Four Reasons to Read with Your Kids

The importance of literacy for developing minds

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Literacy is a skill that every person needs to have. Early reading in particular has numerous benefits for children, which is why it's encouraged all over the world. Research has shown that reading with your kids at an early age can help them learn to talk earlier, build a stronger bond with you, and enhance their communication skills.

The National Center on Education and the Economy notes that in the Japanese elementary school system, children are exposed to a wide variety of reading materials, such as children’s books and magazines. Some children even start reading books by the first grade, which is particularly notable.

The more children are exposed to reading, the more quickly they will develop their early literacy skill. If you need a little more convincing, here are four reasons why you should read with your kids:

1. Strengthens Parent-Child Relationship

A previous post on ‘How Parents Can Support Their Children's Mental Health’ talks about ways parents can offer their children support, including keeping a close bond. Nurturing this bond with your child is the foundation for better academic performance, decision making, and conflict resolution.

When you read to your children, you're spending quality time with them. This makes them feel important and loved, thus increasing their self-esteem and self-confidence. As you and your child read together, the bond between you grows stronger, and becomes the foundation for your child's emotional and mental wellbeing.

2. Promotes Important Life Skills

When your children listen to books being read out loud, they are able to develop active listening skills as well as literacy comprehension. Education researcher Amy M. Elleman wrote a detailed article on reading comprehension and early childhood development. Listening to a parent read exposes children to new vocabulary, sentence structures, and helps them understand ways of communicating that they can use later on to effectively express themselves.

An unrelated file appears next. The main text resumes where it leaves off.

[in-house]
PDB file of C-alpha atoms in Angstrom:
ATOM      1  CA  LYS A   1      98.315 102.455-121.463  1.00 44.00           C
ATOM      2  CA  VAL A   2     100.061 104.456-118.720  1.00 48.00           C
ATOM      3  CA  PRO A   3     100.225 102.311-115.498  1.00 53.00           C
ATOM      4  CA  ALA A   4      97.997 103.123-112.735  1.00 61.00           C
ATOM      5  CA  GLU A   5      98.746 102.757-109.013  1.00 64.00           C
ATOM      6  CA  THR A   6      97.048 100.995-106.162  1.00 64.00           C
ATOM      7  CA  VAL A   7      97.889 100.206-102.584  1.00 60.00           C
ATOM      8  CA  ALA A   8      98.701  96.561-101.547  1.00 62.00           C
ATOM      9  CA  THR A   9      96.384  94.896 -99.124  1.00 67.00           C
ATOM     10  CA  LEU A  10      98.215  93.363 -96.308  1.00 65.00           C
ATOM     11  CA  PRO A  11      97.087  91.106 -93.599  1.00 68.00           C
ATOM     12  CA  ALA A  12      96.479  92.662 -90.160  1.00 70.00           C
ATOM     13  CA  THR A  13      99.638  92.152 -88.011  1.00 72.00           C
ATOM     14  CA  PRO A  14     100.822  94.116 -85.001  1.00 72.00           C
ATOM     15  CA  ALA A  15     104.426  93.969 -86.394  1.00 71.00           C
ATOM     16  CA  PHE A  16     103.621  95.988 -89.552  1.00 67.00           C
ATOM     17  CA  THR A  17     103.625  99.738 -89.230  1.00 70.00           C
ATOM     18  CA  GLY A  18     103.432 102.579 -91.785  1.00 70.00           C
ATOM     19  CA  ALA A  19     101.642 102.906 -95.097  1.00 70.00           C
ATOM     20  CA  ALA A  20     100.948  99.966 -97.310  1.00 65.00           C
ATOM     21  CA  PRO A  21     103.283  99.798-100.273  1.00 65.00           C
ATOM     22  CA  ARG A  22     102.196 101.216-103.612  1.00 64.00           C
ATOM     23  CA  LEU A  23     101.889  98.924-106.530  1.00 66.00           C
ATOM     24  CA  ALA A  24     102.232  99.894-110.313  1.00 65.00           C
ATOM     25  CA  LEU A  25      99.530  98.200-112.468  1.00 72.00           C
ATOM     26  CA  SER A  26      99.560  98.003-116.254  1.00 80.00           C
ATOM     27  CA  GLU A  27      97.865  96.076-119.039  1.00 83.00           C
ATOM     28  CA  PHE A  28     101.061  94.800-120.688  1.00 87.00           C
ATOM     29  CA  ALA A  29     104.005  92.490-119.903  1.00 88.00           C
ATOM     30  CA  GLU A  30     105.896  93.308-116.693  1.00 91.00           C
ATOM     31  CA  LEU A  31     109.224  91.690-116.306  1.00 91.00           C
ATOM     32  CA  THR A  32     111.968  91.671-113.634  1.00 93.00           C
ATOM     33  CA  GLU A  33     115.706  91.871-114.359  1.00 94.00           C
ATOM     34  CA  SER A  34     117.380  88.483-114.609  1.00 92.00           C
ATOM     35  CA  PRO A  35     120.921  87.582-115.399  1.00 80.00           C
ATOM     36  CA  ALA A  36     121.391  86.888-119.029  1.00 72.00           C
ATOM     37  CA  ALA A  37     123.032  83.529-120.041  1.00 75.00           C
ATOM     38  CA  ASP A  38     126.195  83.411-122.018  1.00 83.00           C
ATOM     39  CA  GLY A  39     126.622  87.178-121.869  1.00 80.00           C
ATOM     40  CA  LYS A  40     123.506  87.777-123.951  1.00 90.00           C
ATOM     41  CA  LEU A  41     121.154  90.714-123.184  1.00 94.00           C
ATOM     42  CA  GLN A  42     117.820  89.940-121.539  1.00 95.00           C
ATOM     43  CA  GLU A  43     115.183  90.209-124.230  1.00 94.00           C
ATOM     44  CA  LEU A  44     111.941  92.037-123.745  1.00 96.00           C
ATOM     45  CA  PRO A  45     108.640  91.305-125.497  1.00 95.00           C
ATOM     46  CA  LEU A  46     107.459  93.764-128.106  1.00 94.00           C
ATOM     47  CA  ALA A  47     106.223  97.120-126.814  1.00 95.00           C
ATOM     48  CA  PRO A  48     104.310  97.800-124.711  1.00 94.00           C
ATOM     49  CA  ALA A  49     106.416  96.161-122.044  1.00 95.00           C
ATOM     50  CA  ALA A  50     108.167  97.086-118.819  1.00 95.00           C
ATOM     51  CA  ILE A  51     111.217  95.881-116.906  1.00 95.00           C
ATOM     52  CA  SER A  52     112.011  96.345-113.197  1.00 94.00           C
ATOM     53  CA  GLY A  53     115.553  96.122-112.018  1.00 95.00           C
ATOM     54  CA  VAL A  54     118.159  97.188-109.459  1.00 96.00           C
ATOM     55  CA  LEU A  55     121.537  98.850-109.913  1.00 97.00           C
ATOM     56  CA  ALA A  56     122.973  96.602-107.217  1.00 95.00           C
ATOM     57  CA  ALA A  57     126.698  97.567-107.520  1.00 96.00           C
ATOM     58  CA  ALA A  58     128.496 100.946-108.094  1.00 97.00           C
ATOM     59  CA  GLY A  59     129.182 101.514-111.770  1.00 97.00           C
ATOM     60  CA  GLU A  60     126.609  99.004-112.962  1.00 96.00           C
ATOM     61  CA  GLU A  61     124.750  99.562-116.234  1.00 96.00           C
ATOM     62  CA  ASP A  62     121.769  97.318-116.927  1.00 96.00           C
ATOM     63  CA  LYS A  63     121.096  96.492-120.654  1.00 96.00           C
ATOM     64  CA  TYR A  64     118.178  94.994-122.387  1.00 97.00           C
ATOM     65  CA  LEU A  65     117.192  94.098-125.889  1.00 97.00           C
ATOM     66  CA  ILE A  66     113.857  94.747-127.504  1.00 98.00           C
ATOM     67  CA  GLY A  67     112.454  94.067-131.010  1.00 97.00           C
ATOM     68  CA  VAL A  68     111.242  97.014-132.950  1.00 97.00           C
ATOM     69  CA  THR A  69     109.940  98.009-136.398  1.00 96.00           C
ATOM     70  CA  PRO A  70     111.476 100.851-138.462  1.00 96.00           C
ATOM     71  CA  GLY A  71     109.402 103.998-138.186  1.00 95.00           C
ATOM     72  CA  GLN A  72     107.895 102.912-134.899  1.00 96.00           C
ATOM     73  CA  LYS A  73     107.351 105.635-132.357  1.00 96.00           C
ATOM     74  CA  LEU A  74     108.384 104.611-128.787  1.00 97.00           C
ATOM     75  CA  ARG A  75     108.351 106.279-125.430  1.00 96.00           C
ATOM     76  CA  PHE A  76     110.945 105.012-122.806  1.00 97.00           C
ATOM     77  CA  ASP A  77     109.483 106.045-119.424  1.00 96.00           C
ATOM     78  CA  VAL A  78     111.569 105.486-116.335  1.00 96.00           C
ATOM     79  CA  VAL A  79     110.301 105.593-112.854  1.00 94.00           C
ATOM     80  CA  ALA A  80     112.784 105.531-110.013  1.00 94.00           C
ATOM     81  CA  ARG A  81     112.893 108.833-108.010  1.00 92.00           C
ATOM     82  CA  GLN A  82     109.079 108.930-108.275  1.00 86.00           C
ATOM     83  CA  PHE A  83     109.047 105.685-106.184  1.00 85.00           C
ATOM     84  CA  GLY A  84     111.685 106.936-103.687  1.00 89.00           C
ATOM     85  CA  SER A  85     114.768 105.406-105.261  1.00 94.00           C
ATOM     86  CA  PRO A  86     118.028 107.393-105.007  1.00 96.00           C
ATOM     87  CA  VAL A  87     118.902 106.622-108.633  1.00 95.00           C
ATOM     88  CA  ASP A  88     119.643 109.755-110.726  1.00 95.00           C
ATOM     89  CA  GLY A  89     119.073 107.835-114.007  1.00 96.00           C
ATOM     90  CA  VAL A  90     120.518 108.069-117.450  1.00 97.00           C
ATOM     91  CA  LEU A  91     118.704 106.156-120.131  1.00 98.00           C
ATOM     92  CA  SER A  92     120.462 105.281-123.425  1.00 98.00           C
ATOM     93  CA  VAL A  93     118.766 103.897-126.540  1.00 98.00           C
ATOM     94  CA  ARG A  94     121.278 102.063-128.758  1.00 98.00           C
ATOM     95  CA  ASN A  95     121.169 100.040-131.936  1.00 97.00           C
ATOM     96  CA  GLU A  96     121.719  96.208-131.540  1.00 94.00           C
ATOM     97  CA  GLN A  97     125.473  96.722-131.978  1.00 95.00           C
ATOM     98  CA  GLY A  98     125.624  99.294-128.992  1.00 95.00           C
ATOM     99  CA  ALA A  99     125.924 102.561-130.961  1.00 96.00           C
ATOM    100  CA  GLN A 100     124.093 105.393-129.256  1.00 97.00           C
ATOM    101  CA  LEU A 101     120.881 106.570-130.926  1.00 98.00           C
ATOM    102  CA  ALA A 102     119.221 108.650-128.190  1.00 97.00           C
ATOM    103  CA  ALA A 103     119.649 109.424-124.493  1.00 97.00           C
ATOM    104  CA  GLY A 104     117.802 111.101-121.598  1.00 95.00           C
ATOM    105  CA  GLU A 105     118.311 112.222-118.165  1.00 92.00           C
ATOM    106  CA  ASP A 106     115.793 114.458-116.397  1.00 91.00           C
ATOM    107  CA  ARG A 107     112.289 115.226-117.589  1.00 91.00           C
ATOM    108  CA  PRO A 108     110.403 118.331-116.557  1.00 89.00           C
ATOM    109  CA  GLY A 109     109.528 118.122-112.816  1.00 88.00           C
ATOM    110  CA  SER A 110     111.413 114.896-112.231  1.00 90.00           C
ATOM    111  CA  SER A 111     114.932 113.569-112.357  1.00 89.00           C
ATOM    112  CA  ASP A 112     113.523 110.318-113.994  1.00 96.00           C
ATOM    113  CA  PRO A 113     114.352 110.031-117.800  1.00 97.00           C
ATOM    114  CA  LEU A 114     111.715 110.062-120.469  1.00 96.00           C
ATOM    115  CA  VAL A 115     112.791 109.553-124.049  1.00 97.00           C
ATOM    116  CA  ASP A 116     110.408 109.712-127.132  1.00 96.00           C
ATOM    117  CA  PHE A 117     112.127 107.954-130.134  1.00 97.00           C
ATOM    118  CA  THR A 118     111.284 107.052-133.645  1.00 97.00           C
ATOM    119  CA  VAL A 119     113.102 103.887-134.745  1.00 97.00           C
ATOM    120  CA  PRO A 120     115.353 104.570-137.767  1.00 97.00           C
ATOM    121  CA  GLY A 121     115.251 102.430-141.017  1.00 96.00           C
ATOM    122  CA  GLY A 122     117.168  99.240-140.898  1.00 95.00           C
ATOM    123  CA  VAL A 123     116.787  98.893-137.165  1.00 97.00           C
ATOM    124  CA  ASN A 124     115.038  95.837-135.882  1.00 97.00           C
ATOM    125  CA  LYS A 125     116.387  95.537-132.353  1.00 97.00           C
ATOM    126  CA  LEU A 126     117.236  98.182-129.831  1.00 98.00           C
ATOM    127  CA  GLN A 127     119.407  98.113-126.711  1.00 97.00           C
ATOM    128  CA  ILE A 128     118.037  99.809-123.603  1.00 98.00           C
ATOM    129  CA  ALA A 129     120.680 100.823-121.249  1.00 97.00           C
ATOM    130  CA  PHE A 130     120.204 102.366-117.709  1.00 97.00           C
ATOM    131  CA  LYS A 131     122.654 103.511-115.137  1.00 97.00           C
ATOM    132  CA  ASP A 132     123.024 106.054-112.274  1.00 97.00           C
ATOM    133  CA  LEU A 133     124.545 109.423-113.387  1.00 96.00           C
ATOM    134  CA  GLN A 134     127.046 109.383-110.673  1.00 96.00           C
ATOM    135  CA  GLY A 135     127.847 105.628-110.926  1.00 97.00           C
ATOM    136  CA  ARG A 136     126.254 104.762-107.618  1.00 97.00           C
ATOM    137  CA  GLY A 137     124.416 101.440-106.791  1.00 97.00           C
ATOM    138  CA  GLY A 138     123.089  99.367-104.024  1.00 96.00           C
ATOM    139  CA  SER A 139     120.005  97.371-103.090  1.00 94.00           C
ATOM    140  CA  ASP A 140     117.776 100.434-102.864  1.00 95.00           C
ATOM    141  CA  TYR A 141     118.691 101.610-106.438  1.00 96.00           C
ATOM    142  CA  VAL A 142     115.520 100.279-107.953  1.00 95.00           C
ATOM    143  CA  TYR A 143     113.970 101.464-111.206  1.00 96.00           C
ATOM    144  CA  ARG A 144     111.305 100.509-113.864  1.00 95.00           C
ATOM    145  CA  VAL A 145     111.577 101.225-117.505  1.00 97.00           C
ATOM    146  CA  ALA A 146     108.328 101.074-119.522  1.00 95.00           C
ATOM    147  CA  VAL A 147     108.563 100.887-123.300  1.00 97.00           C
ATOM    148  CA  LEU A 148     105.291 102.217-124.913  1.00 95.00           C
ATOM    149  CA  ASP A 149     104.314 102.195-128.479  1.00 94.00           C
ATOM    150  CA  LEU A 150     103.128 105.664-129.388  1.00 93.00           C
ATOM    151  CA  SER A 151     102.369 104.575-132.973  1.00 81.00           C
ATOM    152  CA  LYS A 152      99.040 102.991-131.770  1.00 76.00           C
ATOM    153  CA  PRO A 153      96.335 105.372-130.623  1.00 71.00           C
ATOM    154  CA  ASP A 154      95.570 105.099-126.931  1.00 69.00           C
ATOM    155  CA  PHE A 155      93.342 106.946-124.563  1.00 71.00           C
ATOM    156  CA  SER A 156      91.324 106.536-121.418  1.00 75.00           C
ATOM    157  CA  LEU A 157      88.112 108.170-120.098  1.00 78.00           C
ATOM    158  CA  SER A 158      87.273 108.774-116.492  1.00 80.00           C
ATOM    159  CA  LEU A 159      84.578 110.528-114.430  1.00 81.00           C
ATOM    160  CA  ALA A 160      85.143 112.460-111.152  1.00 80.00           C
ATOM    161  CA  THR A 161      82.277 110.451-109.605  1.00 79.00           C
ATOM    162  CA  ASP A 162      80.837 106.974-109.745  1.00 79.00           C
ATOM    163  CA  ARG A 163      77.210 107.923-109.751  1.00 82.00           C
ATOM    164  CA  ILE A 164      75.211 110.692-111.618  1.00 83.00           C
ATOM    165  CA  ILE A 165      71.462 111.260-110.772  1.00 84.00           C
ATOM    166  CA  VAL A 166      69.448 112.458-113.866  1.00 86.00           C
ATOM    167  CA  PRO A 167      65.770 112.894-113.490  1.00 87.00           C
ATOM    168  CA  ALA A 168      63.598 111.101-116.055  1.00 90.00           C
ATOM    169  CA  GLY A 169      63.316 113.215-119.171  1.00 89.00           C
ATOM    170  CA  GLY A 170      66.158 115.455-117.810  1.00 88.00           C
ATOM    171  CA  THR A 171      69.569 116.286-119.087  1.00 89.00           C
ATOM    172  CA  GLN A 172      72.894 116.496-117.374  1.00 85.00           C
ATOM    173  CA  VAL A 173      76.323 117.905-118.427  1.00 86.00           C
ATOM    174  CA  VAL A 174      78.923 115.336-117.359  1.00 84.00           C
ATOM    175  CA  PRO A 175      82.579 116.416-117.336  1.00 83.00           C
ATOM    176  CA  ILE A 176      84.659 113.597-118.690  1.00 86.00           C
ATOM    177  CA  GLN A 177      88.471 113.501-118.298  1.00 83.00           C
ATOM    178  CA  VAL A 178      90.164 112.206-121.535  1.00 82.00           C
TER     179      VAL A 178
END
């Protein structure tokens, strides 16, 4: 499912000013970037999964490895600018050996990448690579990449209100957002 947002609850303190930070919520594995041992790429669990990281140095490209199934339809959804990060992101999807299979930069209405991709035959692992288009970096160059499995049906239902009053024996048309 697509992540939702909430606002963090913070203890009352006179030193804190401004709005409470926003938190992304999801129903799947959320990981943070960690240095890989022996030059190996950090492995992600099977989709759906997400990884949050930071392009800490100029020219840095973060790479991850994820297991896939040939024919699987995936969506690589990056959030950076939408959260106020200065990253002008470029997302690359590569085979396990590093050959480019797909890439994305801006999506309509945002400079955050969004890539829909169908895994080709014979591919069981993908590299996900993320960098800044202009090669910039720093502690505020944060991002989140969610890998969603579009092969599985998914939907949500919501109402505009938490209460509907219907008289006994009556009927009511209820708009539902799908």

During the reading session, you can ask your child questions about the story, who their favourite characters are, and what they think will happen next. By doing this, you are testing their ability to listen, repeat, and analyse the story, thus stimulating their critical thinking skills.

3. Helps Prepare for Academic Success

Developing literacy skills when your kids are young is an effective way to ensure they will be prepared to achieve academic success. In Uganda, Bridge International Schools notes that making use of complementing books, both fiction and non-fiction, can help children develop several skills that they can use later in life. These skills include phonics, reading comprehension, interpretation, analysis, and critical thinking.

Reading regularly with your children can help make textbooks and other challenging materials seem less intimidating or boring for young kids. This can also help improve a child's academic performance.

4. Supports Emotional Growth

Reading with your child and staying close to them creates an environment of safety and assurance for your child. Research from Child Trends talks about positive external factors for children. For example, children who have at least one good relationship with an adult develop resiliency and confidence as they grow up. By getting the emotional support they need at home, children will be armed with a high level of confidence to take on tasks that require high levels of literacy, such as reading aloud, acting, or public speaking.

It's clear that reading with your children is a fun activity that can also help to promote proper mental and emotional growth for your children. It improves literacy, promotes life skills, helps prepare them for academic success, and supports their emotional growth. Most of all, it strengthens the parent-child bond, which is more than enough reason to pick up those books.

About the author

Jayla Benjin has been a primary school teacher for 10 years. She also has experience tutoring children in reading, writing and literacy. She lives in Edinburgh, is married and has two children.